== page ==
Games Could Be a Potential Aid to ADHD
Health and video games have become ever more relevant over the past few years. The World Health Organization has declared that video game addiction is a legitimate mental disorder. The NHS in the UK has set up state-sponsored clinics to help with video game addiction. Video games have not been getting a lot of popular or positive press lately. However, while many worry about overexposure to video games, others are seeking them as a form of treatment. In a recent study from the Duke Clinical Research Institute, researchers have found evidence that video games could help with the symptoms of ADHD in children.
The study gathered 350 children aged 8-12, all diagnosed with ADHD. Half of the children played regular video games whereas the other half played a game that was specifically designed to help combat ADHD in children. They played for around 25 minutes a day, for five days, for 4 weeks. The subsequent results found that the children who played games outperformed the control group in terms of attention span and the ability to focus on tasks. It should also be noted that none of the children were undergoing any other forms of treatment like medicine or pharmaceutical drugs during the testing.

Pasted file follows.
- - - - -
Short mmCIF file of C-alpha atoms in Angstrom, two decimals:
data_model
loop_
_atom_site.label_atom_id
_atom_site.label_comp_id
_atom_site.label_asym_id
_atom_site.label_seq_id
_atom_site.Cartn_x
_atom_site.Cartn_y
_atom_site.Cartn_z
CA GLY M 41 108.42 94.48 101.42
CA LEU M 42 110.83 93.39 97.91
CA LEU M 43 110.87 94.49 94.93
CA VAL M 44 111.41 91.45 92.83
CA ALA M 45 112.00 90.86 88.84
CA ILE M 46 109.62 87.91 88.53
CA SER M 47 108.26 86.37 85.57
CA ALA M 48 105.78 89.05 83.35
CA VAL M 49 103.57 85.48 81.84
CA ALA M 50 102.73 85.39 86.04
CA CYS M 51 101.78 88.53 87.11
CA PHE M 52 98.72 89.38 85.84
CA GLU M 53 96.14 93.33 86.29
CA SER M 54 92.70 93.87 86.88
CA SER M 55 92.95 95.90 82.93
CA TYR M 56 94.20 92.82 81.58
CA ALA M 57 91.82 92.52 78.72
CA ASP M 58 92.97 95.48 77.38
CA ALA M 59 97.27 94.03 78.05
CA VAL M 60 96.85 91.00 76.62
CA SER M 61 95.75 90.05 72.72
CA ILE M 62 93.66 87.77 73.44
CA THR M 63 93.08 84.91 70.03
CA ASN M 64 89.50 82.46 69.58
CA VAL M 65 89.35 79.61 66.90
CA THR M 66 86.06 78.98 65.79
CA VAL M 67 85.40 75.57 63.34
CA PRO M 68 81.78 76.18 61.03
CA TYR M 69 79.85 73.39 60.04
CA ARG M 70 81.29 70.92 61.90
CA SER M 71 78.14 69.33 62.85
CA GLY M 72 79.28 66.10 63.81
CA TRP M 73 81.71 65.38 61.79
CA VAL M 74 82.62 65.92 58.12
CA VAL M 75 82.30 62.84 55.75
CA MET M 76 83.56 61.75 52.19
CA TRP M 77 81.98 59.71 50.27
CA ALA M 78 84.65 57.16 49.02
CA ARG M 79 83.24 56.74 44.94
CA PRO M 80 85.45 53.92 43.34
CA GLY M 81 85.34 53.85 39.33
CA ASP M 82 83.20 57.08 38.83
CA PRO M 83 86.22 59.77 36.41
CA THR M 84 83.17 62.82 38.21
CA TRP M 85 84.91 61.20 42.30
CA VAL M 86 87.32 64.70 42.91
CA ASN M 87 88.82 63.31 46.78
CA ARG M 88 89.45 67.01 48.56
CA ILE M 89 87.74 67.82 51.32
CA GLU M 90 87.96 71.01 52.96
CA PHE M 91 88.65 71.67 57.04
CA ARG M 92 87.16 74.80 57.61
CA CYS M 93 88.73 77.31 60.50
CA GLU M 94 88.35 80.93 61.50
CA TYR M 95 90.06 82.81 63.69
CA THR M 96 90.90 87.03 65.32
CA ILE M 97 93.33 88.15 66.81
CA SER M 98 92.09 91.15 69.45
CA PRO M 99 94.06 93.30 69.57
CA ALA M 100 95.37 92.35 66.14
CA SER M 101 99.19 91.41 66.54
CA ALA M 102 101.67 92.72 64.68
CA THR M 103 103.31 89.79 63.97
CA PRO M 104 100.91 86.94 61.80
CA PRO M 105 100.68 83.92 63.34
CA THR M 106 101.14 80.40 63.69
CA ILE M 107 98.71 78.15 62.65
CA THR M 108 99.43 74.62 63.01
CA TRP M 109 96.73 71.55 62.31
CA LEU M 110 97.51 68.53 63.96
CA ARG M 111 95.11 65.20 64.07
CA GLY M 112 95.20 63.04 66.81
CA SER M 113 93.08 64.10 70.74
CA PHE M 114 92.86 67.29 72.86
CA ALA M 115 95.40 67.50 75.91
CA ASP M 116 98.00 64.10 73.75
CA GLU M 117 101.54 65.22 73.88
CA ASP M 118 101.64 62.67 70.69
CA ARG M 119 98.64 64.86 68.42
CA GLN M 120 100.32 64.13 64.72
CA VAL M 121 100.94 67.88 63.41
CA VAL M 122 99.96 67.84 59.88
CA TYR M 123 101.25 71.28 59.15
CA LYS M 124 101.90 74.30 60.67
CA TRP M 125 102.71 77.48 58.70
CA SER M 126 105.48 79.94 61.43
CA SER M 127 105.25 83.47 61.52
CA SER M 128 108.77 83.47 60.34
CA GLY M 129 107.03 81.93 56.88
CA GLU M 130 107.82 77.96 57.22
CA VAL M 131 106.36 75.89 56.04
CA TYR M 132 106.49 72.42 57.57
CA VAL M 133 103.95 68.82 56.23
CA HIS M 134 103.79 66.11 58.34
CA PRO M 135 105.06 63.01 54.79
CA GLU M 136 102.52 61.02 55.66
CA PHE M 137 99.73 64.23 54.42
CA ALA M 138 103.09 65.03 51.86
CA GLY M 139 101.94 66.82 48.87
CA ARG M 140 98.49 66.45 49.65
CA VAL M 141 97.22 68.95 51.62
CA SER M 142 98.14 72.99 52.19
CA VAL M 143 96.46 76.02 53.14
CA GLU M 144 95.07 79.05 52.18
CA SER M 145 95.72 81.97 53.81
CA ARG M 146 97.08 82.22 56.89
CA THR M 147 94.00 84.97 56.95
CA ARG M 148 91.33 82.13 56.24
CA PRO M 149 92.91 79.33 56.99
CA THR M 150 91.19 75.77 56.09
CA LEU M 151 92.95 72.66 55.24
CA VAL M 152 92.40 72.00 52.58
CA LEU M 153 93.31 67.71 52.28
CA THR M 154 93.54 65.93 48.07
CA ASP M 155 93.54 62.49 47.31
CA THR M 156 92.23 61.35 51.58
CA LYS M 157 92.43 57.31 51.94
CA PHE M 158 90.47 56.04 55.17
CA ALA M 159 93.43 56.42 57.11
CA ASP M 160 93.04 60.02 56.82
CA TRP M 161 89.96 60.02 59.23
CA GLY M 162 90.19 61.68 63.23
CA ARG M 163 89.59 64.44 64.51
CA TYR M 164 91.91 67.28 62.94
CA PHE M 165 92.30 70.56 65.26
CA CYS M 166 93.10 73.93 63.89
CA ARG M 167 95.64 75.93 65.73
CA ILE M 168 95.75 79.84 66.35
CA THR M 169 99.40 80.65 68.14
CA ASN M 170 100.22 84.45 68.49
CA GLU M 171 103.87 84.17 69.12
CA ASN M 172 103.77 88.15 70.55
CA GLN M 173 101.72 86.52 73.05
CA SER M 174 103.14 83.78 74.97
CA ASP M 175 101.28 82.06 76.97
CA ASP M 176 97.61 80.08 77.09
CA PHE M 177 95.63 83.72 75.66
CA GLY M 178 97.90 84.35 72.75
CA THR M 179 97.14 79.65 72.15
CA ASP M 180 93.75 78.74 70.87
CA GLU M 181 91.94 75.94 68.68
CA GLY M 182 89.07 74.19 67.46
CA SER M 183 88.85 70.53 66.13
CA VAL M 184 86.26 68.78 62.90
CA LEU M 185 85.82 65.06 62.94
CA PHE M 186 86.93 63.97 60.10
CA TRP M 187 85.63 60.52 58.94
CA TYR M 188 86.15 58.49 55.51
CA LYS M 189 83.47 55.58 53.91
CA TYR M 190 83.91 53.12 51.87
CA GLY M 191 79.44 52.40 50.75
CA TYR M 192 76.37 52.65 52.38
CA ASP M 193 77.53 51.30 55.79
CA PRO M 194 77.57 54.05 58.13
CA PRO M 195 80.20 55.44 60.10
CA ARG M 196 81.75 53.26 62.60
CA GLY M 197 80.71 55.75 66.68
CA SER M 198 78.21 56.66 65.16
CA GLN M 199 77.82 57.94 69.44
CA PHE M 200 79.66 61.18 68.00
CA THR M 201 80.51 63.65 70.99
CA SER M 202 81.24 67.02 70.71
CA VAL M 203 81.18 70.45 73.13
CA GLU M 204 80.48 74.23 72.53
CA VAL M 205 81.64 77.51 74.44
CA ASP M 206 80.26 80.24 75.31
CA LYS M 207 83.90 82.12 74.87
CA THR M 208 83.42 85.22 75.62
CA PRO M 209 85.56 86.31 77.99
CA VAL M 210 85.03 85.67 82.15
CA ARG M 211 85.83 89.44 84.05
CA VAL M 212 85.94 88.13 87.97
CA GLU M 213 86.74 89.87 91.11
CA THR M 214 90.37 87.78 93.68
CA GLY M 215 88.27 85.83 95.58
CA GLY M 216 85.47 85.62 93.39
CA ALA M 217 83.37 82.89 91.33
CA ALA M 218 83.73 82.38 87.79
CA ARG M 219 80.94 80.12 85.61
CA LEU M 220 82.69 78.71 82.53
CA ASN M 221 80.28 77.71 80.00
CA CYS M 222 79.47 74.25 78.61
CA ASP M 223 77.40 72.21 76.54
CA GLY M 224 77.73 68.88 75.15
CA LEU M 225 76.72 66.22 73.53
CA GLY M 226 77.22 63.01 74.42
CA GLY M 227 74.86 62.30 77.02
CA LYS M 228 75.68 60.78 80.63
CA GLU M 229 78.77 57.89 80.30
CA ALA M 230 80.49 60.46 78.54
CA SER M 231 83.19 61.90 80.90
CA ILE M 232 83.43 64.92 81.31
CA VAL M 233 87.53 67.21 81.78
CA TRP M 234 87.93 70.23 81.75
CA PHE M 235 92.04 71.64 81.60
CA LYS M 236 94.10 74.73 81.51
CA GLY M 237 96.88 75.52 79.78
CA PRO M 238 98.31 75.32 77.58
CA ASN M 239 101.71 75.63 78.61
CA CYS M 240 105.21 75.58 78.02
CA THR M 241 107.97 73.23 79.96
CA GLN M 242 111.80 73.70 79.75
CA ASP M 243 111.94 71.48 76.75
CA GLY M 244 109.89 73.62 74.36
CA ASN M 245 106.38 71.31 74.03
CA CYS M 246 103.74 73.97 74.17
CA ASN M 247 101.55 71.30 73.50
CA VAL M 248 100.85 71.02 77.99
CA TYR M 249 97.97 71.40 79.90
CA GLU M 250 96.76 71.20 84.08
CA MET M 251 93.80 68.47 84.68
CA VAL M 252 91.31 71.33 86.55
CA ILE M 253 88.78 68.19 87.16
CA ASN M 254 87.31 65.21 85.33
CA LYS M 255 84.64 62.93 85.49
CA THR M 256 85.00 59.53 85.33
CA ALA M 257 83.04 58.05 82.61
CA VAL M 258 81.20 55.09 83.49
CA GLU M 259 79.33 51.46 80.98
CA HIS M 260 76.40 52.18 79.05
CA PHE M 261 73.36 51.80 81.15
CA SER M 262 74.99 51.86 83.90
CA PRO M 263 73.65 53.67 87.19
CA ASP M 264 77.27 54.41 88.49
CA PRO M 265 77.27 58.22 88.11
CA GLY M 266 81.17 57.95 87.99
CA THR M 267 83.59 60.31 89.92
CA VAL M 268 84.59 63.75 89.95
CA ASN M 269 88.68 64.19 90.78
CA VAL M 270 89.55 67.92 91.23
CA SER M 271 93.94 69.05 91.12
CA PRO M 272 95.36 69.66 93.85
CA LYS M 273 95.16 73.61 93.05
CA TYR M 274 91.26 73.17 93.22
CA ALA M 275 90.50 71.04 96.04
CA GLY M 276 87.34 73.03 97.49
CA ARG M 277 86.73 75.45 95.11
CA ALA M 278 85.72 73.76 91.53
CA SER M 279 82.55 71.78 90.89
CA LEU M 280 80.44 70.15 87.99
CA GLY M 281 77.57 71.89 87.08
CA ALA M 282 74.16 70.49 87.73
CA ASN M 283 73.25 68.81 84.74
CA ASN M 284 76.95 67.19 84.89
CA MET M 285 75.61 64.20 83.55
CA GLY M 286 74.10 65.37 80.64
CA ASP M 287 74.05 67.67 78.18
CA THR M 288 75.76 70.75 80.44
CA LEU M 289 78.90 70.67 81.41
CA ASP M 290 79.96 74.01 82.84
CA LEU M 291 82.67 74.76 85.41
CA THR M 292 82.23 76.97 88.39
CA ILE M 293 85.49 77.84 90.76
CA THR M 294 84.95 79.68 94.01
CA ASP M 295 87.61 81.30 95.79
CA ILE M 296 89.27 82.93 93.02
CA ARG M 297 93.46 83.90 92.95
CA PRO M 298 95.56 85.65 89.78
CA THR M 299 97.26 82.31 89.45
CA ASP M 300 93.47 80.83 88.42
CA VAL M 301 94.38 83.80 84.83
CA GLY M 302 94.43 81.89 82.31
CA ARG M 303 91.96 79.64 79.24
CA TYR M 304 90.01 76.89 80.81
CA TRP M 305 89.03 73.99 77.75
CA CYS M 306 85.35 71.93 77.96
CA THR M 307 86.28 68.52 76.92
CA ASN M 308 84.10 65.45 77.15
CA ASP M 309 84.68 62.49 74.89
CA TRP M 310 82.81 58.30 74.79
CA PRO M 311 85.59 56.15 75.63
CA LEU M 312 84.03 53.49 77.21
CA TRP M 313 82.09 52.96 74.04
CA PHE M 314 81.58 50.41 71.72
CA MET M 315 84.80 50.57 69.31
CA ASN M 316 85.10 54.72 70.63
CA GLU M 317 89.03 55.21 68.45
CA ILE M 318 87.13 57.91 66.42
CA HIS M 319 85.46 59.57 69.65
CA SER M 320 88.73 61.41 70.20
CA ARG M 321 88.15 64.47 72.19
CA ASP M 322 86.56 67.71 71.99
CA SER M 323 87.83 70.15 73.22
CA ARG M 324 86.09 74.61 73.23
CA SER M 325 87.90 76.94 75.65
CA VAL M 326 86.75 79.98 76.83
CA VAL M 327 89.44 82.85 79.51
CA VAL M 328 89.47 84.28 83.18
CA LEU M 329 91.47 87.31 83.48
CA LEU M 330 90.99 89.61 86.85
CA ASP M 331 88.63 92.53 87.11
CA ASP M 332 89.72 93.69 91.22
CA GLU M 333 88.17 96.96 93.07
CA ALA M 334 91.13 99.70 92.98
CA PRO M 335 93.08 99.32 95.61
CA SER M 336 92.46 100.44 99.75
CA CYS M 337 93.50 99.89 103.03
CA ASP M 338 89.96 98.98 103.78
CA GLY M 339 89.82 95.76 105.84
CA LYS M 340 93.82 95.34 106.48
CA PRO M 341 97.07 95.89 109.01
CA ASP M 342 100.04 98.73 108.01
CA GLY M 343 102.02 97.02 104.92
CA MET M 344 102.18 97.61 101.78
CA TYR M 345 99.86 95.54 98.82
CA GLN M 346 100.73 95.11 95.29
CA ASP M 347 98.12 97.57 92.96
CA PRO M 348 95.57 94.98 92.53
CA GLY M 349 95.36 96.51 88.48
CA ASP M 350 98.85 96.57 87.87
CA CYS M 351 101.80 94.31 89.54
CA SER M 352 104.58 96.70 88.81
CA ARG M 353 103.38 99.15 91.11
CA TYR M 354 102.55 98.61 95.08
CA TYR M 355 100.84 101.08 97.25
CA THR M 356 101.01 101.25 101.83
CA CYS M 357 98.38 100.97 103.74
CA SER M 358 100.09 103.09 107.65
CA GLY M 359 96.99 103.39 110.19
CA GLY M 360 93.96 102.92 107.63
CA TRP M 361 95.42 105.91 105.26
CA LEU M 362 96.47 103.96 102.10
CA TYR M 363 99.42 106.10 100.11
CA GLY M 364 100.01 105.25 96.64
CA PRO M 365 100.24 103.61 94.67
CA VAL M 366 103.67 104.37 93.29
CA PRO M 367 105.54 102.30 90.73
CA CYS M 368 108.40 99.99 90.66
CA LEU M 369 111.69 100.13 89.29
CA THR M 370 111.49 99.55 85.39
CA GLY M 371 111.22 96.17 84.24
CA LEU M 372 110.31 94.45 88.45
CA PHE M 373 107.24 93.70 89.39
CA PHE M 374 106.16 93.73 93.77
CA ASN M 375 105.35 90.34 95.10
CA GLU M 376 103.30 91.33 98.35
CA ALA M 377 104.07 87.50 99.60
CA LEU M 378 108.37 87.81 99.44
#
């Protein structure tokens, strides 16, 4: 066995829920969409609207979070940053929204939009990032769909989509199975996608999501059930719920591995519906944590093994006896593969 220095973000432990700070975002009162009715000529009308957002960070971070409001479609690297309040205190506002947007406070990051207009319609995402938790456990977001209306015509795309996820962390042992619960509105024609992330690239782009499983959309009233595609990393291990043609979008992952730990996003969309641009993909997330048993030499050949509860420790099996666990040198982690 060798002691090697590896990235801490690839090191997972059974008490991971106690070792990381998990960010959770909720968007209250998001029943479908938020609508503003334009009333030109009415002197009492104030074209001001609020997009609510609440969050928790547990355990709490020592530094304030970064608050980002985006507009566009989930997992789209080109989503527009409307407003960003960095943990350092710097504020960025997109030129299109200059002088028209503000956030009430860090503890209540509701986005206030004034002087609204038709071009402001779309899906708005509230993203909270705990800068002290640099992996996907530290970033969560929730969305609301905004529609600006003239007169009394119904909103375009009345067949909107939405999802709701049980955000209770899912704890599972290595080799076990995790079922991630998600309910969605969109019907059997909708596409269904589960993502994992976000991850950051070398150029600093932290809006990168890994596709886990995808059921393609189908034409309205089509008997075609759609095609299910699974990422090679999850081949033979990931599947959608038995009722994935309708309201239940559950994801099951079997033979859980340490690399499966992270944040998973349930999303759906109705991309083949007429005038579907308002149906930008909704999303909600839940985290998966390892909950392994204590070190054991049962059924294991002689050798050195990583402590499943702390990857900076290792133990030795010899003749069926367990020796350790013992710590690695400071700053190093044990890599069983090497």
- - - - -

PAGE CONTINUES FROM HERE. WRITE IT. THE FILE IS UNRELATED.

This is great news for the game industry. Video games have been a reoccurring scapegoat as of late. Especially after tragedies like mass shootings or other instances of violence. The same tired tropes of trying to link video games and violence have become shockingly common. Thankfully video games are now being shown in a positive light, especially when it helps those who have a disorder that is incredibly common.
Hopefully, we can see more progress made in this field. Of course, more testing will have to be done in the meantime.